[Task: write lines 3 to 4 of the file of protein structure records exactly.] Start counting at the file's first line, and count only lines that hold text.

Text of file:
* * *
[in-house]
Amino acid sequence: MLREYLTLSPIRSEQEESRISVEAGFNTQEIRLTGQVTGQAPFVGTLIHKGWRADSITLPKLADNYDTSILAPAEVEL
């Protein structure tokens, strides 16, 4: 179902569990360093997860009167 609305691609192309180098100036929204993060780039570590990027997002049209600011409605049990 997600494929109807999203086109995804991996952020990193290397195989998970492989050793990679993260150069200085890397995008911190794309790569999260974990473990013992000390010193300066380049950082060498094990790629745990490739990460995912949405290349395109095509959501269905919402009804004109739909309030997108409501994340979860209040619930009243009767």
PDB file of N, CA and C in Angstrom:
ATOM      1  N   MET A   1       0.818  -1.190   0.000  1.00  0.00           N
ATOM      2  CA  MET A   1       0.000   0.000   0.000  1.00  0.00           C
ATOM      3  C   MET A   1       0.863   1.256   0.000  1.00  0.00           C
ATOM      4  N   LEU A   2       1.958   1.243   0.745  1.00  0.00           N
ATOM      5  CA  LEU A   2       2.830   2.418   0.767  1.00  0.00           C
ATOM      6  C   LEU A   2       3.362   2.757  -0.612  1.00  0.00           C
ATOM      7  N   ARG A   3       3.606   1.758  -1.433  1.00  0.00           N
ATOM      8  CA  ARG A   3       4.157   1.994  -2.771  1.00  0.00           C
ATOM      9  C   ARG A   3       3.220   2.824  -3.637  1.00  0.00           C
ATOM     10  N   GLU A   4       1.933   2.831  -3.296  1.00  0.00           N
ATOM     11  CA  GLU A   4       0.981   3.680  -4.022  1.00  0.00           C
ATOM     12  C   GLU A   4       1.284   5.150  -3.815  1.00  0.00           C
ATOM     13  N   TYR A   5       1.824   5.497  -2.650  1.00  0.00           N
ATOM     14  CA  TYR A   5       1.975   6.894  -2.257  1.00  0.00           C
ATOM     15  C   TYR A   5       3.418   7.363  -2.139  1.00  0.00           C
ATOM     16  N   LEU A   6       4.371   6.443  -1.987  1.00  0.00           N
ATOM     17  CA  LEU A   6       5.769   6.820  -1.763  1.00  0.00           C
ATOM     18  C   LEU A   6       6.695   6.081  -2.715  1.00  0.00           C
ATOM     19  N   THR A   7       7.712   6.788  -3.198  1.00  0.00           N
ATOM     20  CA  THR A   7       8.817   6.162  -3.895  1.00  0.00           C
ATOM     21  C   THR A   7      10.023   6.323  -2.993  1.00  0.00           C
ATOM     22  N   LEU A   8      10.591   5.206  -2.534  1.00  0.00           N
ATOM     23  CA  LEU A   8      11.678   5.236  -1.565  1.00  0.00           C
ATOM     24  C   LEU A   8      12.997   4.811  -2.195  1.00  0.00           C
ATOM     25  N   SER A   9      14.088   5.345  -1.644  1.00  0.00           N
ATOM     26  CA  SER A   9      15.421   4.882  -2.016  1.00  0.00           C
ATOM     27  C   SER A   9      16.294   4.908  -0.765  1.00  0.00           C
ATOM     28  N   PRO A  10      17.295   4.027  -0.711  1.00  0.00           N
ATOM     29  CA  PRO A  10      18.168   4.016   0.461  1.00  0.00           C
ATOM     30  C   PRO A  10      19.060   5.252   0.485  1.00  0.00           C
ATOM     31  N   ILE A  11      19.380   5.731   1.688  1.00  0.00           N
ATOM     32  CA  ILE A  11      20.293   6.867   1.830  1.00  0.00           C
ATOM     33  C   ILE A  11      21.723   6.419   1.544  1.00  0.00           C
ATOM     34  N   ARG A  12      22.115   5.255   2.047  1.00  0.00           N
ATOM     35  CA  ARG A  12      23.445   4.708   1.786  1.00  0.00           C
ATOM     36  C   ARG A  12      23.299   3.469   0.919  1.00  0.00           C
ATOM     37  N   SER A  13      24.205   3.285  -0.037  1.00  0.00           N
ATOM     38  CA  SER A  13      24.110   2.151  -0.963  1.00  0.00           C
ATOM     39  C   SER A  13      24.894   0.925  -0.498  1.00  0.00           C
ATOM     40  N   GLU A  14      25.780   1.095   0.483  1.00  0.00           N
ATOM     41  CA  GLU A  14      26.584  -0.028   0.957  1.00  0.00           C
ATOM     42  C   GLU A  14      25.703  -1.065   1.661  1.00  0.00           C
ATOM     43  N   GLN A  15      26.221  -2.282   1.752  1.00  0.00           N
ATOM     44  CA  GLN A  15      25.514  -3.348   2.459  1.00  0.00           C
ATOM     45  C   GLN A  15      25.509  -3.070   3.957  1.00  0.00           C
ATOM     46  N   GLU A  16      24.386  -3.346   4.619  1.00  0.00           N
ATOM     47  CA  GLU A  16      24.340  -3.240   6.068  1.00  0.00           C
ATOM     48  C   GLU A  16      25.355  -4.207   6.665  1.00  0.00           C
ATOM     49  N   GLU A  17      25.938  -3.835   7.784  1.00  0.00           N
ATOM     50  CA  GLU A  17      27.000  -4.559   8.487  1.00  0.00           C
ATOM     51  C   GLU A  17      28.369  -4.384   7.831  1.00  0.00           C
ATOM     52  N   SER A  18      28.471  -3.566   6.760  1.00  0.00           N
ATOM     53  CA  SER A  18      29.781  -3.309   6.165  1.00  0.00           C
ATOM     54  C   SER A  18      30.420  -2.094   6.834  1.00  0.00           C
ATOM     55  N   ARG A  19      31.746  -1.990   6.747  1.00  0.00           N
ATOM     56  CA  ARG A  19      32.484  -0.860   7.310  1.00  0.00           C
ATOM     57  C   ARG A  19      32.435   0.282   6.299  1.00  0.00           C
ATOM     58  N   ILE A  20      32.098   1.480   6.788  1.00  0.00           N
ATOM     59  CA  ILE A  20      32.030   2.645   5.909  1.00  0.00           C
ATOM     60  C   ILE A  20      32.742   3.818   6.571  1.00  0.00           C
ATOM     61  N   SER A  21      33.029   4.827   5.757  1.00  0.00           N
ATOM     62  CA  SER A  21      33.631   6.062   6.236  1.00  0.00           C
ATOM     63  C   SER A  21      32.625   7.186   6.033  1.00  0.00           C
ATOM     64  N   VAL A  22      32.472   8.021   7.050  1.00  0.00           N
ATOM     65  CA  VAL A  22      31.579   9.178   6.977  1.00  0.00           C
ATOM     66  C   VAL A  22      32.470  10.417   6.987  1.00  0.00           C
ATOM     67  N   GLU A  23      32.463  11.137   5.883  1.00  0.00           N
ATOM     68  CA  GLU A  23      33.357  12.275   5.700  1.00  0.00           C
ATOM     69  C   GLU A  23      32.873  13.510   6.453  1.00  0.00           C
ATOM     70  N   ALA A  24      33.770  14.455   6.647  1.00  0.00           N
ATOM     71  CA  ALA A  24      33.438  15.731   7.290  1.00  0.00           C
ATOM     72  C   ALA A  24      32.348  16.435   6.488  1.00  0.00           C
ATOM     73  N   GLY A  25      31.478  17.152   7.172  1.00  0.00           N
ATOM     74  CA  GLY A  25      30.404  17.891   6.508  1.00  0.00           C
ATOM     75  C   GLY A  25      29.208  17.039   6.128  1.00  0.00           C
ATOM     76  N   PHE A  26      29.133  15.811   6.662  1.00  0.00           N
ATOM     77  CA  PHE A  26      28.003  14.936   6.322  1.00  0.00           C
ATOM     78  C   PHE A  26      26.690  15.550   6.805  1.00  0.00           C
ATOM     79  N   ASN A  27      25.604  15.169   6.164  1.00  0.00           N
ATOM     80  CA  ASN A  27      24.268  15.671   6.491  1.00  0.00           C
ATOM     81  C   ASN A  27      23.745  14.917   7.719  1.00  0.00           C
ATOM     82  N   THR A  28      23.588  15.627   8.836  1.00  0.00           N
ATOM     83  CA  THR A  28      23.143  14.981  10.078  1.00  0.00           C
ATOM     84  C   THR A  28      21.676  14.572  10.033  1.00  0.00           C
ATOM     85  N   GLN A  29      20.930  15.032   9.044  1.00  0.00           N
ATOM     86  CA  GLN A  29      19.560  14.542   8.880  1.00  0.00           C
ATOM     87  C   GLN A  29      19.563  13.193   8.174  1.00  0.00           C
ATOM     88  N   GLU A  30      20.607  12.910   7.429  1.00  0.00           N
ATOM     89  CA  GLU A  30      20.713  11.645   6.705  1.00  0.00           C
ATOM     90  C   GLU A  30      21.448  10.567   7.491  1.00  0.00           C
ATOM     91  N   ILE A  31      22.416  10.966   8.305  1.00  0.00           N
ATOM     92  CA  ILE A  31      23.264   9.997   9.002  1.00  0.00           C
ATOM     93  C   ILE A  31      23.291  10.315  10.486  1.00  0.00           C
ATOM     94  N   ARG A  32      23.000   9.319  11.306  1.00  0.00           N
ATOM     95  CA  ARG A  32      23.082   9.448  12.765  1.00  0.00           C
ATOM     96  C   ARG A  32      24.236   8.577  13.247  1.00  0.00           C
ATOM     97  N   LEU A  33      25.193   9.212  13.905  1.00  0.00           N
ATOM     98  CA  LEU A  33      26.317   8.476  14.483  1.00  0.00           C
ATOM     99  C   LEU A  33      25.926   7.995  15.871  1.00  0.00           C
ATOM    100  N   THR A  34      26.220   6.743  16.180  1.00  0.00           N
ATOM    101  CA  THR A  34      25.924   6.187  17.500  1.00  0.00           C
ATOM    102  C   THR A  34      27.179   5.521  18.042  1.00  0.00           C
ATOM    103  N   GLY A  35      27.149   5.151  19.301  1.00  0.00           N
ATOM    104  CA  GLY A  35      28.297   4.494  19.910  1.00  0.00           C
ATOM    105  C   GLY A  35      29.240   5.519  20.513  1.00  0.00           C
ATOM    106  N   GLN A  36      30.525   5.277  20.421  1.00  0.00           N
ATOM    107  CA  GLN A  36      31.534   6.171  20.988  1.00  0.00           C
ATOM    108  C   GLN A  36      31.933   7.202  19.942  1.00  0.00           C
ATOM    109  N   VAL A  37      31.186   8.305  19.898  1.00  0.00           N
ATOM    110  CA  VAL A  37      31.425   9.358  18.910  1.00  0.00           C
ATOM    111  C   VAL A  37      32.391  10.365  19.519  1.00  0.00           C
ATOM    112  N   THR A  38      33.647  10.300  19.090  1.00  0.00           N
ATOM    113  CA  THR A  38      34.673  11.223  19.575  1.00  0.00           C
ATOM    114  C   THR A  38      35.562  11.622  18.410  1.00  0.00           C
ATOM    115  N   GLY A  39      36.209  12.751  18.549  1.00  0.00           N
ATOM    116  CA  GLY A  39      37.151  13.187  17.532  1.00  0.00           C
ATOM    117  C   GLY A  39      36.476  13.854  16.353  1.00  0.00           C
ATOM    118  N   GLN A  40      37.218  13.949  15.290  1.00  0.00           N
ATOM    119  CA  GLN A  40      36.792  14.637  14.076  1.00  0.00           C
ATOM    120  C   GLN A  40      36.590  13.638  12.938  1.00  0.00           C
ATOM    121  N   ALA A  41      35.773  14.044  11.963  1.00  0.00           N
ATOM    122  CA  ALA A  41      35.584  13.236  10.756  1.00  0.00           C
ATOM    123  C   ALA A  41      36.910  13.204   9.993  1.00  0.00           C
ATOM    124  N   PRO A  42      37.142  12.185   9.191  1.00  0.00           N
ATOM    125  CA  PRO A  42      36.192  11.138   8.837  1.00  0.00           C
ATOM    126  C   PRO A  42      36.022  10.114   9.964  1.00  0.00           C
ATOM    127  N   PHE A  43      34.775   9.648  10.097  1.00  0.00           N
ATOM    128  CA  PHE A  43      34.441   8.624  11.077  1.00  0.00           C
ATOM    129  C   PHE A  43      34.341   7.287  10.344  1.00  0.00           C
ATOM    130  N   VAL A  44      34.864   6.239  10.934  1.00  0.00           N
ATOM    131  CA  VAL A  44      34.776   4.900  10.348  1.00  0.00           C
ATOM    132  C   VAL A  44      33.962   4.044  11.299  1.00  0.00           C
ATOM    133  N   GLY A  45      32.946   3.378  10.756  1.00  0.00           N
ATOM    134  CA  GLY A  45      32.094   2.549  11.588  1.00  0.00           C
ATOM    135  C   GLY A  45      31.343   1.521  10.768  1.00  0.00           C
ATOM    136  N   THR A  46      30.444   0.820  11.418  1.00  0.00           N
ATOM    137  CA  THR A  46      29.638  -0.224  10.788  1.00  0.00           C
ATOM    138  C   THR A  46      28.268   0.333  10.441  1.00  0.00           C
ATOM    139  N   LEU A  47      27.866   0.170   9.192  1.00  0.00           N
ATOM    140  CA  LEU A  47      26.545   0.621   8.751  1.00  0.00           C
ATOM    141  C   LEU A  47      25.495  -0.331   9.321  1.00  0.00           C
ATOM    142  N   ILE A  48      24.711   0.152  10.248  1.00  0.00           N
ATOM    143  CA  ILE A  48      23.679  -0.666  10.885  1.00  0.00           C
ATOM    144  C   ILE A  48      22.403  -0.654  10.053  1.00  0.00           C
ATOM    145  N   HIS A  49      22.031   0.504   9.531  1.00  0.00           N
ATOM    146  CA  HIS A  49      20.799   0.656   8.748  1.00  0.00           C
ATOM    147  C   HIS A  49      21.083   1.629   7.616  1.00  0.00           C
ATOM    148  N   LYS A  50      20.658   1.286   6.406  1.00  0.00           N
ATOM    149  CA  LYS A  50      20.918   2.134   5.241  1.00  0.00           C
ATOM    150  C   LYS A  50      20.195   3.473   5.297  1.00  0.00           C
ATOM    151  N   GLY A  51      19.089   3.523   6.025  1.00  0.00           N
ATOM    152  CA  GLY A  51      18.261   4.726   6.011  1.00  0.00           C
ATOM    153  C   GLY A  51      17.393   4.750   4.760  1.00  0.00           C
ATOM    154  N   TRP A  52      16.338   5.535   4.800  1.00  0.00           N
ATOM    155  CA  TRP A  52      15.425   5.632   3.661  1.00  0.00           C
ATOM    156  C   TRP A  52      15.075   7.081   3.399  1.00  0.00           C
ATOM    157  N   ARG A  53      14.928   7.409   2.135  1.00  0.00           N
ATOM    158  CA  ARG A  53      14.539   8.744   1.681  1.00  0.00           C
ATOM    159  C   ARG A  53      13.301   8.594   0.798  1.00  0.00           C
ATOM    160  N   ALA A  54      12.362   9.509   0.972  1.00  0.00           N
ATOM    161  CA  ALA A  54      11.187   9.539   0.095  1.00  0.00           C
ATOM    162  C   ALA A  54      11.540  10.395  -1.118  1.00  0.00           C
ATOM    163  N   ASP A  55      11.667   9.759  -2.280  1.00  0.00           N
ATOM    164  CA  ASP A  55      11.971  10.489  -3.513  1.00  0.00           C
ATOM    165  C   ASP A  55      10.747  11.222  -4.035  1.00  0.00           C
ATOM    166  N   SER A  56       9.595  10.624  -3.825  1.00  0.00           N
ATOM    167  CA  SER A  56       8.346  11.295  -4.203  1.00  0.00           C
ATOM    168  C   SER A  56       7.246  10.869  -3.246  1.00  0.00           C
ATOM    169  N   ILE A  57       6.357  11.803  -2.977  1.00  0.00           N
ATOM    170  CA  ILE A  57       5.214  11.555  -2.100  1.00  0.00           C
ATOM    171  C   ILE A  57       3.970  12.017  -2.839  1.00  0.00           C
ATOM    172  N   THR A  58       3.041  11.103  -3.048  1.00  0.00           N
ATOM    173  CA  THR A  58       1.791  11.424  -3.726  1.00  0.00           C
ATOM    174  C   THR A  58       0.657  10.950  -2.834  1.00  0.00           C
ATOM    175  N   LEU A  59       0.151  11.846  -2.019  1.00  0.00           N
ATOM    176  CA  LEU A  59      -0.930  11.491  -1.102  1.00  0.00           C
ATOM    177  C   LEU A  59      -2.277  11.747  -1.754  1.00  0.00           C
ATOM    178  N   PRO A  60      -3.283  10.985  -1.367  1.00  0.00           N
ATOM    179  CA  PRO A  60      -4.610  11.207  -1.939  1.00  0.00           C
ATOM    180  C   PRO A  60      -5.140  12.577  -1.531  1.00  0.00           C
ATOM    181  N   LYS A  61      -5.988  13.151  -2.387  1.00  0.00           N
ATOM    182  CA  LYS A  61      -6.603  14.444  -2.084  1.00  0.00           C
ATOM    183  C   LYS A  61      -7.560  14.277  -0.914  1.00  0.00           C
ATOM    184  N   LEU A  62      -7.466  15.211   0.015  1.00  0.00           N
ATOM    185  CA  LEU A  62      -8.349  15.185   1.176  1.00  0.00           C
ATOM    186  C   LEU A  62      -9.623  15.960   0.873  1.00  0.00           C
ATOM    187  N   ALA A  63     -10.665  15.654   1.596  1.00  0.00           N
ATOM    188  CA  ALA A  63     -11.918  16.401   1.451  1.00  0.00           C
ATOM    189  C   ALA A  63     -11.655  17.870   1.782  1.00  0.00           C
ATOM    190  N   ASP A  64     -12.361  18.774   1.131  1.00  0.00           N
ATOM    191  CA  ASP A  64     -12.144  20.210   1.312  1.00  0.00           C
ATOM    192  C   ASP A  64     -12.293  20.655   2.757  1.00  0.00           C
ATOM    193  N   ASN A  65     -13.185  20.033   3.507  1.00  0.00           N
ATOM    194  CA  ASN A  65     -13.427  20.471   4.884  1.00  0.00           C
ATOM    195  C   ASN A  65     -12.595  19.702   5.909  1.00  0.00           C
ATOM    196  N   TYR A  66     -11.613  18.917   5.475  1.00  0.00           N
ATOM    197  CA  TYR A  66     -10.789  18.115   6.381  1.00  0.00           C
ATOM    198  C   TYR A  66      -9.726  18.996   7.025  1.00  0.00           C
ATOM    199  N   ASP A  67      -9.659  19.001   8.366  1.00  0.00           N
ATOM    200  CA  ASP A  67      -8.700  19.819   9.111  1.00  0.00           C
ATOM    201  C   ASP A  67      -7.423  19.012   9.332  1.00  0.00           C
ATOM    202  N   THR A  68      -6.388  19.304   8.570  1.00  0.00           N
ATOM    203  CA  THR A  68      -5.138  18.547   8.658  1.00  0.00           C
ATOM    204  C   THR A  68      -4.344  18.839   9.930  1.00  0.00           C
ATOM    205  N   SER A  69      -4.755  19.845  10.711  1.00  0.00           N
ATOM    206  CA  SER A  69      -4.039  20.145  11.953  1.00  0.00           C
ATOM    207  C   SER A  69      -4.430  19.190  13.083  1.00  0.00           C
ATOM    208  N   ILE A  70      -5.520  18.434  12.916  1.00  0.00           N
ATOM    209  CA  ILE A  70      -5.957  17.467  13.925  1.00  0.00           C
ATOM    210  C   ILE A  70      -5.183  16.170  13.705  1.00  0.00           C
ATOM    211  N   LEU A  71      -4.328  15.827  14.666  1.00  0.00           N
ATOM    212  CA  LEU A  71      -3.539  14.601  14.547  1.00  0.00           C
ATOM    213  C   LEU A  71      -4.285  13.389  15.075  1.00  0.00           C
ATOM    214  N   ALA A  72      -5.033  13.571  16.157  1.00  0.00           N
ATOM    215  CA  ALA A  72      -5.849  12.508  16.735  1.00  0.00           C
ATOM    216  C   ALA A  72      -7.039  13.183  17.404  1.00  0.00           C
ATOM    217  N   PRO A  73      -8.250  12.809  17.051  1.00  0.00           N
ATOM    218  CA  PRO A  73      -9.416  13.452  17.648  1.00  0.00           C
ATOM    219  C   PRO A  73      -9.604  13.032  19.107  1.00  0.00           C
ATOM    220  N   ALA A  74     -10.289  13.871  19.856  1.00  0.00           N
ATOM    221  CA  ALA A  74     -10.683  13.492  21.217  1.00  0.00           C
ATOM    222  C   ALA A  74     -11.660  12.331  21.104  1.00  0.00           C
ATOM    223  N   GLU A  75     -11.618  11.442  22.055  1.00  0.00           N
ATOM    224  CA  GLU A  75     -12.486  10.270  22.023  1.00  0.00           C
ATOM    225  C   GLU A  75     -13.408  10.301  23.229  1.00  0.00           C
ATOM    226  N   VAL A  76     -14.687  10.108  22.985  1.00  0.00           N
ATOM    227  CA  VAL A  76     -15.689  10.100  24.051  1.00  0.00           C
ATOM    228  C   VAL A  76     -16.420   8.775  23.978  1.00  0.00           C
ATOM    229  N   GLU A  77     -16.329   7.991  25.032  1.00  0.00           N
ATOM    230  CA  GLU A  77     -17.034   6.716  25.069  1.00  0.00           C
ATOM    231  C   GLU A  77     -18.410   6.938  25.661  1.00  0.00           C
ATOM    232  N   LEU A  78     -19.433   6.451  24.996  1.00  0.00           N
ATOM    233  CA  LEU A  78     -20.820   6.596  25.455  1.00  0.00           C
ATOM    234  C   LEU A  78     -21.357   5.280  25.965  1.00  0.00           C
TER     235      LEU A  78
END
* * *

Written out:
């Protein structure tokens, strides 16, 4: 179902569990360093997860009167 609305691609192309180098100036929204993060780039570590990027997002049209600011409605049990 997600494929109807999203086109995804991996952020990193290397195989998970492989050793990679993260150069200085890397995008911190794309790569999260974990473990013992000390010193300066380049950082060498094990790629745990490739990460995912949405290349395109095509959501269905919402009804004109739909309030997108409501994340979860209040619930009243009767």
PDB file of N, CA and C in Angstrom: